TikTok, the popular video posting app, has come under increased scrutiny. Recently, two lawsuits filed against the platform accused TikTok of privacy violations.
According to a report from Reuters, a plaintiff accused TikTok of creating an account without her knowledge or consent in one lawsuit filed in California.
The lawsuit accused TikTok of creating a file on the user. This file allegedly included biometric data based on videos that the user created, but did not upload. Finally, the lawsuit claimed that TikTok transferred user data and websites visited to servers in China.
According to thepenn.org, a class-action lawsuit filed by more than two hundred parents accused Musical.ly (an app owned by the same company that owns TikTik, ByteDance Ltd.) of collecting personal information on children under the age of 13 who used the app. That data included username, email, phone number, bios, and profile picture.
In both lawsuits, we see a common denominator: privacy. For years, we have been warned of the dangers of visiting websites. We’re well aware of threats such as stolen data and malware infections, but what about those pertaining to our apps? Smartphone technology is continually improving. As we move forward, we will see better protection against malware on our devices.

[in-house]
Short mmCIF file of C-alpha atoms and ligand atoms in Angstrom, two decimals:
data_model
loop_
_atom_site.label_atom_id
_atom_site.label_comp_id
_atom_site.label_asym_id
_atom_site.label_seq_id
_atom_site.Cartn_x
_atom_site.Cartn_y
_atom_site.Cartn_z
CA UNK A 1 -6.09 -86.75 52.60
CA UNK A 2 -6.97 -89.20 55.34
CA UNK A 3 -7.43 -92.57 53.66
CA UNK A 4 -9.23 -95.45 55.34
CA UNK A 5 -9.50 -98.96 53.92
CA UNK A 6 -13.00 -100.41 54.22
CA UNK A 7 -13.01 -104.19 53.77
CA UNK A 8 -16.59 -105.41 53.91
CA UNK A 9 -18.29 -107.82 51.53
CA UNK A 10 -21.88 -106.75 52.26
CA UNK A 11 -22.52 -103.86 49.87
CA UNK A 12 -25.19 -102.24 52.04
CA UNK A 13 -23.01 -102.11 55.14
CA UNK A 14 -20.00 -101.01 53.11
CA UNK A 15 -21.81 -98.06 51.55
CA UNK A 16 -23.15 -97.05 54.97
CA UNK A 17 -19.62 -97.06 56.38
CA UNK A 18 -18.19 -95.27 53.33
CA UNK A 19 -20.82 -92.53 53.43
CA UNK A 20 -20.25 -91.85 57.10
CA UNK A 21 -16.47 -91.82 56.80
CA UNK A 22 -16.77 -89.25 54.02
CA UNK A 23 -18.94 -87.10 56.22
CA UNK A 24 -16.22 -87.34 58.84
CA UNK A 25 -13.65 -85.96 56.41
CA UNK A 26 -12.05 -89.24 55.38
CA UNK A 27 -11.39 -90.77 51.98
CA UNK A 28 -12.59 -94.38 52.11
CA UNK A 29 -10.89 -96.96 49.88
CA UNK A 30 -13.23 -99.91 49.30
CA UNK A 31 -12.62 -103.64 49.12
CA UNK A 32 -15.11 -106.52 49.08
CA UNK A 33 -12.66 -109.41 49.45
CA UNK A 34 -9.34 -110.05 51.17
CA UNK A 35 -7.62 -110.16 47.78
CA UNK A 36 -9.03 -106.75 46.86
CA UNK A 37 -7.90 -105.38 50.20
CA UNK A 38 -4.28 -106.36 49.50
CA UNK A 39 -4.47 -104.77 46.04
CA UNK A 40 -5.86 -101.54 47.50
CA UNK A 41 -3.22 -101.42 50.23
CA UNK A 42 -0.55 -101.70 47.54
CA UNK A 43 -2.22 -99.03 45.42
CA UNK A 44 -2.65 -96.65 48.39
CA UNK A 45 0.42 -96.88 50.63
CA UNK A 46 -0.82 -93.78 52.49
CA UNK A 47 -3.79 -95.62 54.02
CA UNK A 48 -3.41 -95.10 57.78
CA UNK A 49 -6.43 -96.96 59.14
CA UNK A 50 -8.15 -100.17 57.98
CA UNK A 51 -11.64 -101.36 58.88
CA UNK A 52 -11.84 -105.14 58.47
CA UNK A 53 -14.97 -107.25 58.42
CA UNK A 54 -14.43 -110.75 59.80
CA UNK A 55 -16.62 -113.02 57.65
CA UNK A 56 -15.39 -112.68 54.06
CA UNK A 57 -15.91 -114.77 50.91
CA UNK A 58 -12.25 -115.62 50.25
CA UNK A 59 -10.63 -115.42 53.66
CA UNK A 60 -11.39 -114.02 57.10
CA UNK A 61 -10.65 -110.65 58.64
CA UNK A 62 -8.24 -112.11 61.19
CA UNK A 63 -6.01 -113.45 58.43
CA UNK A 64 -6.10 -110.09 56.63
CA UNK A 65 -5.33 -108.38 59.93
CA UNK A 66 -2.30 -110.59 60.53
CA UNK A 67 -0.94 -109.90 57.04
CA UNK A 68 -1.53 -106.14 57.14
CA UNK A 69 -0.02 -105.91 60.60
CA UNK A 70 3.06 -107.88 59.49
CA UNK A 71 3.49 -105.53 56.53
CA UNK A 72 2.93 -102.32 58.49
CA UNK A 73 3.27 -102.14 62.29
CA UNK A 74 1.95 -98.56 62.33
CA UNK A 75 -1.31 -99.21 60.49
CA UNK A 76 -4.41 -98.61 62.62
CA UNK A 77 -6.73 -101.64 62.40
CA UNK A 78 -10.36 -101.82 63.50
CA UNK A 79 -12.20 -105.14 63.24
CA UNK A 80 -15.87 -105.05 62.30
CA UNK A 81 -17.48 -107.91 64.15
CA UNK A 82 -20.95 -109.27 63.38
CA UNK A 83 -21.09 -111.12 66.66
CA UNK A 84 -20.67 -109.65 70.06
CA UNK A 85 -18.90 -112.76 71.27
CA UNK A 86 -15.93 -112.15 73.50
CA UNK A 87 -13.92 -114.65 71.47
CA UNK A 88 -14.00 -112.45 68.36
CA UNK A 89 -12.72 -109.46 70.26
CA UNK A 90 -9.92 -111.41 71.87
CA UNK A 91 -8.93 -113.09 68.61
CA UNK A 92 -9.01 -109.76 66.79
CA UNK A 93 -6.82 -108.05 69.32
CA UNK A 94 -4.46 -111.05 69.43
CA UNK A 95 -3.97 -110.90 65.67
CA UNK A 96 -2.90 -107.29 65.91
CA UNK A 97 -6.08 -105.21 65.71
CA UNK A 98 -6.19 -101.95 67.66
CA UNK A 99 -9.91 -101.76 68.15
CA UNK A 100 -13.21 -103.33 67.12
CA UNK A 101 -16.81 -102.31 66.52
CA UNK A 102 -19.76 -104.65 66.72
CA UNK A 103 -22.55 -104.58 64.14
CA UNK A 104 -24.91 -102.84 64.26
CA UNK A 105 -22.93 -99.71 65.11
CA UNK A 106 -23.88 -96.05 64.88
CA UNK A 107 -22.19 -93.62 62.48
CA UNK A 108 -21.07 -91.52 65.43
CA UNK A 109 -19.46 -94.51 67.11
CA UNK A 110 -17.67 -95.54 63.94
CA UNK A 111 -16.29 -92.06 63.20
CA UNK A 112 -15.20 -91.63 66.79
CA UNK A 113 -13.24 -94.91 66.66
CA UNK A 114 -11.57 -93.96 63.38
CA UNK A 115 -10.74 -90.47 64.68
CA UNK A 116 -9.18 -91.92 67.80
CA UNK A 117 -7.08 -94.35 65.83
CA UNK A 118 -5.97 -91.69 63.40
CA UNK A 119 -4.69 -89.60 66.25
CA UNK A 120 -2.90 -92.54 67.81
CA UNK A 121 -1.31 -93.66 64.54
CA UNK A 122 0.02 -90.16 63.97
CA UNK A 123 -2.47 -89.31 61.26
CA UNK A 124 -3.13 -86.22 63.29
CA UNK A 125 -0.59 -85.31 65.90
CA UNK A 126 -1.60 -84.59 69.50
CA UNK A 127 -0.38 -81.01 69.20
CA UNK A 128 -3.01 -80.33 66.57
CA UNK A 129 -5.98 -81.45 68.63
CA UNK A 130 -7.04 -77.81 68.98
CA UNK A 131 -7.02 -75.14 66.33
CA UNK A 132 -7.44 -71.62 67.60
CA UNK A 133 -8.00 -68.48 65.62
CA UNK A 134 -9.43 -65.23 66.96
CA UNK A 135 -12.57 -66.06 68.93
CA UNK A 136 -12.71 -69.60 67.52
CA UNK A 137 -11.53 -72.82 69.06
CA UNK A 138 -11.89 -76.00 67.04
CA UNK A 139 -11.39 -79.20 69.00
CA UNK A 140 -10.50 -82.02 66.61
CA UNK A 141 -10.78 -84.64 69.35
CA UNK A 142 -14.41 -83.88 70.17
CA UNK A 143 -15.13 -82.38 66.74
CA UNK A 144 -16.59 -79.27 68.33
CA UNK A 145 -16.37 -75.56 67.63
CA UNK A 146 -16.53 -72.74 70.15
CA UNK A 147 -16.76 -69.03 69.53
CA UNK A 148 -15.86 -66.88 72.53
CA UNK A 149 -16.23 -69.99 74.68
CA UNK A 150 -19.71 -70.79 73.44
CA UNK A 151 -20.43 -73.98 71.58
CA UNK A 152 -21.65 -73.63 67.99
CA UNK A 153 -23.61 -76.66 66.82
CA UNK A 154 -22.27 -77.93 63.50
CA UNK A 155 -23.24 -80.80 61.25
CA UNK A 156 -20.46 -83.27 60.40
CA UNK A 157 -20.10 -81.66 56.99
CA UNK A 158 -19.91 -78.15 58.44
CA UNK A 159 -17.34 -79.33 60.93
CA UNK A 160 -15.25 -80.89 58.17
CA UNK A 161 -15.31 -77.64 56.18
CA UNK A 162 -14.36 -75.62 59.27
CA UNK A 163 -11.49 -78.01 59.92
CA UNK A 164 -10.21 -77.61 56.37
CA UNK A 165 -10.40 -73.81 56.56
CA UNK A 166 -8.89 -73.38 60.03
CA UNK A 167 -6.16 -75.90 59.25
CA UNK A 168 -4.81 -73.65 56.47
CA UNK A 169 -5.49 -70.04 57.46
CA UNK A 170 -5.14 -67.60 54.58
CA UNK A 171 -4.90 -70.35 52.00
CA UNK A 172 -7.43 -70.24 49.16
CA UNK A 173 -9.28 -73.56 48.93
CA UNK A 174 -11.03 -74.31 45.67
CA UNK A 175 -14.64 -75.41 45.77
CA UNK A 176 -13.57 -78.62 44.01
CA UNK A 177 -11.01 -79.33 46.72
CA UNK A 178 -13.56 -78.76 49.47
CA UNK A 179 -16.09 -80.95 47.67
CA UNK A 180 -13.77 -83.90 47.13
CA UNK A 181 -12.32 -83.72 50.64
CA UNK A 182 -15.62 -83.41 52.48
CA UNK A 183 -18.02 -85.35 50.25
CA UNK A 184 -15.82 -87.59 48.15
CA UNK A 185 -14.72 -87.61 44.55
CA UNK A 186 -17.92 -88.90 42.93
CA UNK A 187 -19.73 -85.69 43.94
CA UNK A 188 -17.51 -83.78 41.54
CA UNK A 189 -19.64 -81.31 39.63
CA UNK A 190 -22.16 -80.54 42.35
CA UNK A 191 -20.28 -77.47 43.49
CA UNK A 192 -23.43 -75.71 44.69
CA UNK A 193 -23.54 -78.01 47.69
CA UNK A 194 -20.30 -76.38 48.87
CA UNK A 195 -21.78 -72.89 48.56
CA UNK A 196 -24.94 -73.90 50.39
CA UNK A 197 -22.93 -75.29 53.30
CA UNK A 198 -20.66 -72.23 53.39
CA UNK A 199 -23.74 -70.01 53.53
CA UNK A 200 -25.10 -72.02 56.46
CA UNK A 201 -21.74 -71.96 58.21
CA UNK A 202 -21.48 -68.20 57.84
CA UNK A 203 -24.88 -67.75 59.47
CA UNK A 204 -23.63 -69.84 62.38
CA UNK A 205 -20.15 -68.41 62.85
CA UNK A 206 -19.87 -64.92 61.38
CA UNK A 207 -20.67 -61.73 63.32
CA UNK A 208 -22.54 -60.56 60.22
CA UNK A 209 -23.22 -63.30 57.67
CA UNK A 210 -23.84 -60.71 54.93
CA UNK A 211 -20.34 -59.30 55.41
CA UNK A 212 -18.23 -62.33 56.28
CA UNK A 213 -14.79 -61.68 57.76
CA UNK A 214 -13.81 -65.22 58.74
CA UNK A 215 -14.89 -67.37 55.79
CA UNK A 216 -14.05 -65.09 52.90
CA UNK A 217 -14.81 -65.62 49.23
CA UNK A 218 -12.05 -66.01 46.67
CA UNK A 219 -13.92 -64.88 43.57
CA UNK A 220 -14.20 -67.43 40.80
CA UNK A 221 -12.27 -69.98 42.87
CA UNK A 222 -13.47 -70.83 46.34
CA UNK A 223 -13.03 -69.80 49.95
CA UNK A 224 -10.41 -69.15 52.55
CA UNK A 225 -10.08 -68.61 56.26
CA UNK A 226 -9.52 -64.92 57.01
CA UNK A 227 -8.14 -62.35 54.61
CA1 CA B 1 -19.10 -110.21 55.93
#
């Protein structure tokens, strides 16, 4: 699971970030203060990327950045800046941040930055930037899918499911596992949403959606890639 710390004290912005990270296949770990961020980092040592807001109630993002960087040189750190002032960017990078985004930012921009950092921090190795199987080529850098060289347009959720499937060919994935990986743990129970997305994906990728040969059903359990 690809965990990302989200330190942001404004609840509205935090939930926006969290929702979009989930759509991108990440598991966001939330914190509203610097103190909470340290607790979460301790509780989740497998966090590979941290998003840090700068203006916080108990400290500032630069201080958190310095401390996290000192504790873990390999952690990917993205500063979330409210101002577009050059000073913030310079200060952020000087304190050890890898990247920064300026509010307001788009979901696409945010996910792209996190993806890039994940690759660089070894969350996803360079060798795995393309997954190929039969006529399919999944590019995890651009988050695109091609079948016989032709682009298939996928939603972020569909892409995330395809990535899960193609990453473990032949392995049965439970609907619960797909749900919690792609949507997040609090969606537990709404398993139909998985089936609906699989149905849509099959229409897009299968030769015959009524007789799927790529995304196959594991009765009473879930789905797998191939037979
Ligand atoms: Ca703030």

Apple has championed its sandboxing methodology concerning apps. Basically, with sandboxing, what happens on one app does not affect another app. If you have an infected or corrupted app on your iPhone, all you need to do is delete the app.
Android phones are a different situation. A user has more control when it comes to modifying their phone and installing random apps.
Yet going back to the allegations against TikTok, what happens when an app is not corrupted and is working as intended? What happens when our data is (Read more…)